Employers have significant control over the data of their employees. To protect employees, the workers' councils often completely forbid usage of individual-related data by employers. This is not a perfect solution though. On the one hand, nobody can truly verify that managers adhere to this (more often than not, they probably don't). On the other hand, interesting data usages might be prevented, even if employees are in principle okay with it.
Inverse Transparency is a concept that we think can help overcome these hurdles. It is based on a simple principle: All data is accessible, but all data access is transparent and visible to the data owners. This makes misusage unattractive, as it can be retraced. Valuable and interesting data usages on the other hand are enabled in a transparent way.
There will be two seminar meetings over the course of the semester, and a 1–2 day block for the seminar itself (presentations). The exact dates will be announced in a timely manner.
This seminar covers a broad range of topics related to how Inverse Transparency could be implemented. We have defined topics from different domains and for different levels of skill. Accordingly, we can offer interesting topics for Bachelor's as well as Master's students.
All topics will be introduced and assigned in our first meeting. If you have another interesting topic in mind that is related to Inverse Transparency, you may suggest it as an additional topic then.
A selection of the topics offered can be found in the slides of the introductory meeting.
Students will survey the literature of one of the research topics assigned to them by their supervisors; they are encouraged to find and read further relevant articles on the topic. At the end of the seminar, students are to submit an exposé that incorporates the knowledge they acquired and the findings of any experiments they conducted whilst researching the topic. The exposé depicts a scientific paper that adopts their own succinct chain of argumentation. Merely paraphrasing and augmenting the contents of original papers is not sufficient.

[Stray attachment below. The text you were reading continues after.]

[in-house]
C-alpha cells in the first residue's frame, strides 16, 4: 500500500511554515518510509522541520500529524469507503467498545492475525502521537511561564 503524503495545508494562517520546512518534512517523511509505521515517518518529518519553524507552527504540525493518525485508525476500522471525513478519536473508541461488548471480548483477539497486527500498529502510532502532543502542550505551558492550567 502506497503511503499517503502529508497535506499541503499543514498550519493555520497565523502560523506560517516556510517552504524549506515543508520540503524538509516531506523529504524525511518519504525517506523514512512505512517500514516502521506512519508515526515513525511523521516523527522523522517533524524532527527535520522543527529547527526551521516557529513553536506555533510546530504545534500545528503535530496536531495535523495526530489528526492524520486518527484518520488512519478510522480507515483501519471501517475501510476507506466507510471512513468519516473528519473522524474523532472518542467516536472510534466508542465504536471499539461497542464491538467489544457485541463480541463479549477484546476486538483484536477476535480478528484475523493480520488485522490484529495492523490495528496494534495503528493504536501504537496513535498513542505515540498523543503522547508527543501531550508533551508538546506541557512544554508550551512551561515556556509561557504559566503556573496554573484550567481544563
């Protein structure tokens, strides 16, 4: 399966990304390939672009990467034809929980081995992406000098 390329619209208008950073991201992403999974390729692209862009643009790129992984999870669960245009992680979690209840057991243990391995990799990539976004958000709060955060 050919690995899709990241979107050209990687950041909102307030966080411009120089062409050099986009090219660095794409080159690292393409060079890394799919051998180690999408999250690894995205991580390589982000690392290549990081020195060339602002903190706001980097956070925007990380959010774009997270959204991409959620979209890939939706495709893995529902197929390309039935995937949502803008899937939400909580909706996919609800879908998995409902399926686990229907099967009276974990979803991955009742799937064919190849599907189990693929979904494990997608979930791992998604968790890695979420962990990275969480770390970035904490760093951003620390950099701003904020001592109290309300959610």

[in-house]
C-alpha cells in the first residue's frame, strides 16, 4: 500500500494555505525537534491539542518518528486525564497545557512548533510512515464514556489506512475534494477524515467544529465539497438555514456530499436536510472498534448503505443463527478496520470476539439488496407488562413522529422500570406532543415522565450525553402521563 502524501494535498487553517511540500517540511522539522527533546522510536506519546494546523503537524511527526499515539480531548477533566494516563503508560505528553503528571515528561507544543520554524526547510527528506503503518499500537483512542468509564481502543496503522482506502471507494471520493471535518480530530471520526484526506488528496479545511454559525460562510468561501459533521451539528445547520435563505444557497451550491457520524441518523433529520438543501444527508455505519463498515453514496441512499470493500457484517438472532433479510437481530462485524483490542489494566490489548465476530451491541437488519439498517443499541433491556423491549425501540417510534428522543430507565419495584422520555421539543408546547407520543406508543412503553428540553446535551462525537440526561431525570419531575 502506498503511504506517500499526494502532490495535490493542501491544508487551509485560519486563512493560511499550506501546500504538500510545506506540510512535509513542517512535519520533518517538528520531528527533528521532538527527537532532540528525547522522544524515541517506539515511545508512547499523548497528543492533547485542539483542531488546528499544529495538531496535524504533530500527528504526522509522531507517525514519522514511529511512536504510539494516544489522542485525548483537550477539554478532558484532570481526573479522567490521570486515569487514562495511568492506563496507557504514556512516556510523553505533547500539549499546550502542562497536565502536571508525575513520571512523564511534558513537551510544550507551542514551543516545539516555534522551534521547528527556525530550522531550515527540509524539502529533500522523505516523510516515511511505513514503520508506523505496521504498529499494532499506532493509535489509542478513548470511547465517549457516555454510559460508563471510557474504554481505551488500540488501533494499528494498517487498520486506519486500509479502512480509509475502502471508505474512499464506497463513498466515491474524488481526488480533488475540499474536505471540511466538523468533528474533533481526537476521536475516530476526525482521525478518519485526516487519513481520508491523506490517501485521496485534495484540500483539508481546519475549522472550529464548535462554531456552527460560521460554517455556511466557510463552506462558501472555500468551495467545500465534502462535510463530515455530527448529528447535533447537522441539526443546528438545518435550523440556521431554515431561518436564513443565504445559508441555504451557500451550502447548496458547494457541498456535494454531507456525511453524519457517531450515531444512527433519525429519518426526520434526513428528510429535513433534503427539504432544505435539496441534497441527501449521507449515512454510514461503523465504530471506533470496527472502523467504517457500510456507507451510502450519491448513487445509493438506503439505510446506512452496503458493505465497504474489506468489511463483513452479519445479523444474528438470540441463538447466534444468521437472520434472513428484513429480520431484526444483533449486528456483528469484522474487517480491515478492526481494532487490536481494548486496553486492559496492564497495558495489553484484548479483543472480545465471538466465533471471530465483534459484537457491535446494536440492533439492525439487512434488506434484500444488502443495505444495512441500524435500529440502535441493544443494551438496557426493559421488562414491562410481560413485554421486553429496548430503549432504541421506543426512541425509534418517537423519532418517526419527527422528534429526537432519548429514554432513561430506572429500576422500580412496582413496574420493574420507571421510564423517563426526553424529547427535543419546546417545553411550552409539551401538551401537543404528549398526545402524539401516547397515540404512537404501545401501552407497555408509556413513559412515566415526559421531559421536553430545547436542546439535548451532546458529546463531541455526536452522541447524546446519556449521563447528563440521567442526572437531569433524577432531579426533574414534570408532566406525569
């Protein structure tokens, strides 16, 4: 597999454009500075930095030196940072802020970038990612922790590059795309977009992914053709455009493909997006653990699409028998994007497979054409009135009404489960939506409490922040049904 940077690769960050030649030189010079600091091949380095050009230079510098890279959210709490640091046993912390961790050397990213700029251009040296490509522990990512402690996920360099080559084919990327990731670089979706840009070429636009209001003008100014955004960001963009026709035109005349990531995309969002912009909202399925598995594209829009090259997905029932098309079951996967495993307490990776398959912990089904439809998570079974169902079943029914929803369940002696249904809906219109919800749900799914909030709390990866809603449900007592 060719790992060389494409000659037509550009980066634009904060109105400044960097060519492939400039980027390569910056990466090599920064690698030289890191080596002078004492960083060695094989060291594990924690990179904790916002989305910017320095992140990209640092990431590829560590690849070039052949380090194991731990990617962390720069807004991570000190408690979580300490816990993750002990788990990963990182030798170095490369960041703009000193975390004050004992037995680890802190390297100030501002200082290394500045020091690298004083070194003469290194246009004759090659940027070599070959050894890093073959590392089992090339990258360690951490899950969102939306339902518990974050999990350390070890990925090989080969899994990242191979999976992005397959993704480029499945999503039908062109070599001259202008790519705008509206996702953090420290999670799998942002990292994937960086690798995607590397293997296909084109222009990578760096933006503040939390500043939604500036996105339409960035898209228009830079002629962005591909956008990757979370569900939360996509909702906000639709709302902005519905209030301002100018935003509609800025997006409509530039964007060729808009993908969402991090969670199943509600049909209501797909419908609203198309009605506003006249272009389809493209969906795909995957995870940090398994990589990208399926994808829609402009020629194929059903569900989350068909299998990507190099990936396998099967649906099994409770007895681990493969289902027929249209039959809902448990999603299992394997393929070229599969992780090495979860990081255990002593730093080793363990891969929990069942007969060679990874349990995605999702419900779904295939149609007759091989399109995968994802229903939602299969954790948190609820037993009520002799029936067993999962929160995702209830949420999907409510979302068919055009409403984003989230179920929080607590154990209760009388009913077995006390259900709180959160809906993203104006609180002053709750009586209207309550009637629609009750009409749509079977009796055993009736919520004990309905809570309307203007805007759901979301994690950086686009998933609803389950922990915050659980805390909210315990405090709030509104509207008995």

In order to help students improve their submissions, we require an intermediate submission, as well as peer reviews and a revision of the final paper. All deliverables are listed below.
- An intermediate submission (2-page extended abstract)
- A final seminar paper written in conformance with the TUM student code of conduct
- Length: 6-10 pages, with a maximum allowed length of 15 pages
- Style: IEEE Transactions Style (2-column, conference format)
- All submissions must be PDF files.
- Peer reviews of 3 other papers (1-2 pages)
- A presentation of 15 minutes + participation in the discussions
- Plagiarism of any form (blatant copy-paste, summarizing someone else's ideas/results without reference etc.) will result in immediate expulsion from the course.
- All submissions are mandatory. Each submission must fulfill a certain level of quality. Submissions that are just collections of buzzword/keywords or coarse document structures will not be accepted. Failing that will be graded 5.0.
- Late submissions will invite penalties.
- Non-adherence to the submission guidelines will invite penalties.
- Participation and attendance in all seminar meetings is mandatory. Students must read the final submissions of their colleagues and participate in the discussions.